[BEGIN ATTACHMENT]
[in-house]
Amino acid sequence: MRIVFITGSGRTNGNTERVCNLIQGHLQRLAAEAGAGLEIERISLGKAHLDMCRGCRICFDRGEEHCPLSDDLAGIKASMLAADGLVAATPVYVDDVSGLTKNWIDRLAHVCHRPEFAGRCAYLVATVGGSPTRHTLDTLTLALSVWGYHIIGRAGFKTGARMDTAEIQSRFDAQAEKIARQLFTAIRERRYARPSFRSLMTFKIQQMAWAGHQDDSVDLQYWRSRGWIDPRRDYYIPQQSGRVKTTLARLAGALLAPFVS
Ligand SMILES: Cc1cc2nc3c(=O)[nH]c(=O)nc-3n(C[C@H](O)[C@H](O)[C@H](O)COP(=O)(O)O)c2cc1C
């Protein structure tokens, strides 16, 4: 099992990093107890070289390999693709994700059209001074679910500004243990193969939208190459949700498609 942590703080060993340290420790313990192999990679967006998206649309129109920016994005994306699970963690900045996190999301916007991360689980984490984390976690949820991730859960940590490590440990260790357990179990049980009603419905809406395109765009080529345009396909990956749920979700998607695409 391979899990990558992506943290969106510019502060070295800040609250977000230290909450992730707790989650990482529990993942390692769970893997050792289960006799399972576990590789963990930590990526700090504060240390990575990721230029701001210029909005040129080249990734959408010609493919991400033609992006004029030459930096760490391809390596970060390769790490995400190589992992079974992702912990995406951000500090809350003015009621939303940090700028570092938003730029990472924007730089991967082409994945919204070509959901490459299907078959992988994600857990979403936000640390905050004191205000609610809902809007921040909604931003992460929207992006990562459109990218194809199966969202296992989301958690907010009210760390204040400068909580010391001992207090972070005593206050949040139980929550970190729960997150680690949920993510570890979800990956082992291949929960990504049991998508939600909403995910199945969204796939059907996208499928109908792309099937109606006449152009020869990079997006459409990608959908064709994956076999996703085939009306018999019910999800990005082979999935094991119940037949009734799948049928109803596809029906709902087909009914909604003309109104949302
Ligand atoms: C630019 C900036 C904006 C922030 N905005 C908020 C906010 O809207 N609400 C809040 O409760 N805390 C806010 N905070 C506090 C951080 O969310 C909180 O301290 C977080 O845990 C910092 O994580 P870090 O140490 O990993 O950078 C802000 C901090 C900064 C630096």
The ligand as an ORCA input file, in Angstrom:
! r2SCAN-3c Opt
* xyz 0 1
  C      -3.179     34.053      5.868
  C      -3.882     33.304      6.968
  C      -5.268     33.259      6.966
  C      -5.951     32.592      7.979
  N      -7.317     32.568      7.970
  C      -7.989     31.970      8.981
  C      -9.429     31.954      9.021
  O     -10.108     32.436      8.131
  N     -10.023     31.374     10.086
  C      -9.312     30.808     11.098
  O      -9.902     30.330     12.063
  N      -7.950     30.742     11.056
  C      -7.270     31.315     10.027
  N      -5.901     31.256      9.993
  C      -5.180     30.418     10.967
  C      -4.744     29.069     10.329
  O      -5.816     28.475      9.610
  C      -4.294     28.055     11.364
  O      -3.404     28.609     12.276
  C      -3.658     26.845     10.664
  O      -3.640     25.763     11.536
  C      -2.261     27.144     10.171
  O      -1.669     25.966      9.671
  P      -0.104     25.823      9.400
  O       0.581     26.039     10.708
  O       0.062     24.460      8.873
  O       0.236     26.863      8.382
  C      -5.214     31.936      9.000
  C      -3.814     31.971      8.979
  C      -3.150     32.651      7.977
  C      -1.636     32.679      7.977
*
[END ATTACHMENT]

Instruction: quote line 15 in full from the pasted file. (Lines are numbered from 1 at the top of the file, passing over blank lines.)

  C      -9.429     31.954      9.021